When we are abroad and get talking to people. someone always looks straight at me and asks ‘Where are you from?’ Reasonable question, isn’t it? I smile and reply ‘London’. They blink and you can see the cogs turning before they ask again , ‘No, before London!’ Then I realise what they are asking, and tell them New Zealand, and they ask where and apologise because they have never heard of Tauranga or Hamilton. There is usually no point in telling people where you come from in NZ unless it’s Auckland, Rotorua or the South Island. Then we have a conversation about their cousin or school friend who lives ‘somewhere in New Zealand’.
As I said, I don’t really mind. I’m used to a bit of curiosity and to people asking me what on earth I’m doing bringing up children in London, when I could be raising my family in New Zealand. That topic is a whole different blog post.
What really annoys me is when I have to ring a bank or insurance company that has call centre not located in the UK, or even worse, requires me to speak to a machine. Both situations raise my blood pressure by just thinking about it.
The poor call centre people are obviously trained using American and English accents. We often resort to spelling words as they can not understand what I’m saying at all. Luckily they seem to have been taught the phonetic alphabet, so we usually muddle through.
However, the machines make me cry. I had to ring M&S the other day as we have some insurance with them and they asked me to read out my policy number. I did so and it got 7 out of 12 numbers wrong. THEN the machine told me I could key in the numbers if I preferred. Of course I preferred, why on earth did they not give this as an option from the start? Next we moved on to my birthdate, the machine got that wrong too then suggested I could use the keypad instead. FFS! Finally it put me through to a real person. Hurrah. They had a strong regional accent ( Mancunian perhaps?) but bless them, they understood every word I sad and they asked me questions I could answer. I was so relieved.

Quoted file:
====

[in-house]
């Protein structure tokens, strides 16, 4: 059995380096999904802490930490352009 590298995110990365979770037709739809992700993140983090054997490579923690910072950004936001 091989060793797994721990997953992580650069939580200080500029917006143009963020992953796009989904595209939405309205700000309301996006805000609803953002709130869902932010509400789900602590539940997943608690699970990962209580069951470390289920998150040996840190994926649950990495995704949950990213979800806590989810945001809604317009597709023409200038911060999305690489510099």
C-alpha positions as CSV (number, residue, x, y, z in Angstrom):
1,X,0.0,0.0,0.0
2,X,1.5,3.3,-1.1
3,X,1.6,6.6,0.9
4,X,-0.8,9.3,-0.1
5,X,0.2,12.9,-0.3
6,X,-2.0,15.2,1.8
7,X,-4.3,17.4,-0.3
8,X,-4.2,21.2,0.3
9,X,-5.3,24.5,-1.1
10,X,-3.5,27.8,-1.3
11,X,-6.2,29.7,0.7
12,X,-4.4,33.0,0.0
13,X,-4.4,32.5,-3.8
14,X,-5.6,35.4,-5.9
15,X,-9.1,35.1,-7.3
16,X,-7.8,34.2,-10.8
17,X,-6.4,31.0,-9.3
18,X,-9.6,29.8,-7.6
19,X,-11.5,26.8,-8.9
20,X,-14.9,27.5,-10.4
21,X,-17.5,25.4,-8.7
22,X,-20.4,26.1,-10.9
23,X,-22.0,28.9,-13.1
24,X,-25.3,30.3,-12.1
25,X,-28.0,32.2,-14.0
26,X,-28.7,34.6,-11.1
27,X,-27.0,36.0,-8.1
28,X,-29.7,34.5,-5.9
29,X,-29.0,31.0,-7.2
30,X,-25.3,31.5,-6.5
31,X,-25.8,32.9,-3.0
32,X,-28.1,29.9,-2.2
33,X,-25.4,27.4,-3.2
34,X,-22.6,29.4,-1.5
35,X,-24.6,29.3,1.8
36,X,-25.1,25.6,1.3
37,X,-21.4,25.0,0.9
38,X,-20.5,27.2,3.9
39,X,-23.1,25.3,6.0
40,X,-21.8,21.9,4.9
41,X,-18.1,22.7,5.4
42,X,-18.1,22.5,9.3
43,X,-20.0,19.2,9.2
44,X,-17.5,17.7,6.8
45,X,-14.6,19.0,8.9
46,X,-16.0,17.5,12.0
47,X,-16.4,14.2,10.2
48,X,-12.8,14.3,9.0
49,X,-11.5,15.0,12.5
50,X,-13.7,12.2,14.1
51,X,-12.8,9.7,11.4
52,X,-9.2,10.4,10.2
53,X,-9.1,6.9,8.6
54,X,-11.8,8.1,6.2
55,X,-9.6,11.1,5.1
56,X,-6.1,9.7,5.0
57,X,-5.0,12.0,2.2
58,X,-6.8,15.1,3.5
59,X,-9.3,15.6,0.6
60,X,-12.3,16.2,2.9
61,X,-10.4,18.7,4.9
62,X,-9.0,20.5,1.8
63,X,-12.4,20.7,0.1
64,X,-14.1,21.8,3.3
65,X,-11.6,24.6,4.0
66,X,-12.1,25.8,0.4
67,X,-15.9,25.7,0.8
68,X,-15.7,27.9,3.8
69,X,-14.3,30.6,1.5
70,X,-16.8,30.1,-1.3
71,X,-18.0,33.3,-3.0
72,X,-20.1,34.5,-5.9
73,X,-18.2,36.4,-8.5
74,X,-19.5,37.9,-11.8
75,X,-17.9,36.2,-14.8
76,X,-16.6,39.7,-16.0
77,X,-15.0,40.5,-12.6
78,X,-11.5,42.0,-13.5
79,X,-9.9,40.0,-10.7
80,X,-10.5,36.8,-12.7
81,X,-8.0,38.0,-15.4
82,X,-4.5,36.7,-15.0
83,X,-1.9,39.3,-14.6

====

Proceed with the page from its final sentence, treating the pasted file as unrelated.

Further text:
I wonder how many people have heart attacks dealing with these machines?
My children had mild Kiwi accents before they started school but now they sound like any other English kids. My accent may not have disappeared but I think I have toned it down quite a lot over the years. And when I speak to people from home, they tell me how English I sound and if they are fresh off the boat, their accents sound harsh to me. Apparently my accent gets stronger , the longer I talk to a fellow countryman.
And I still manage to flummox some of my old friends with a few words. One that causes great amusement is my pronunciation of ‘fair'; apparently I pronounce it ‘fear’ which has led to some interesting conversations in the past.
I guess we should all be thankful that I haven’t started Vblogging!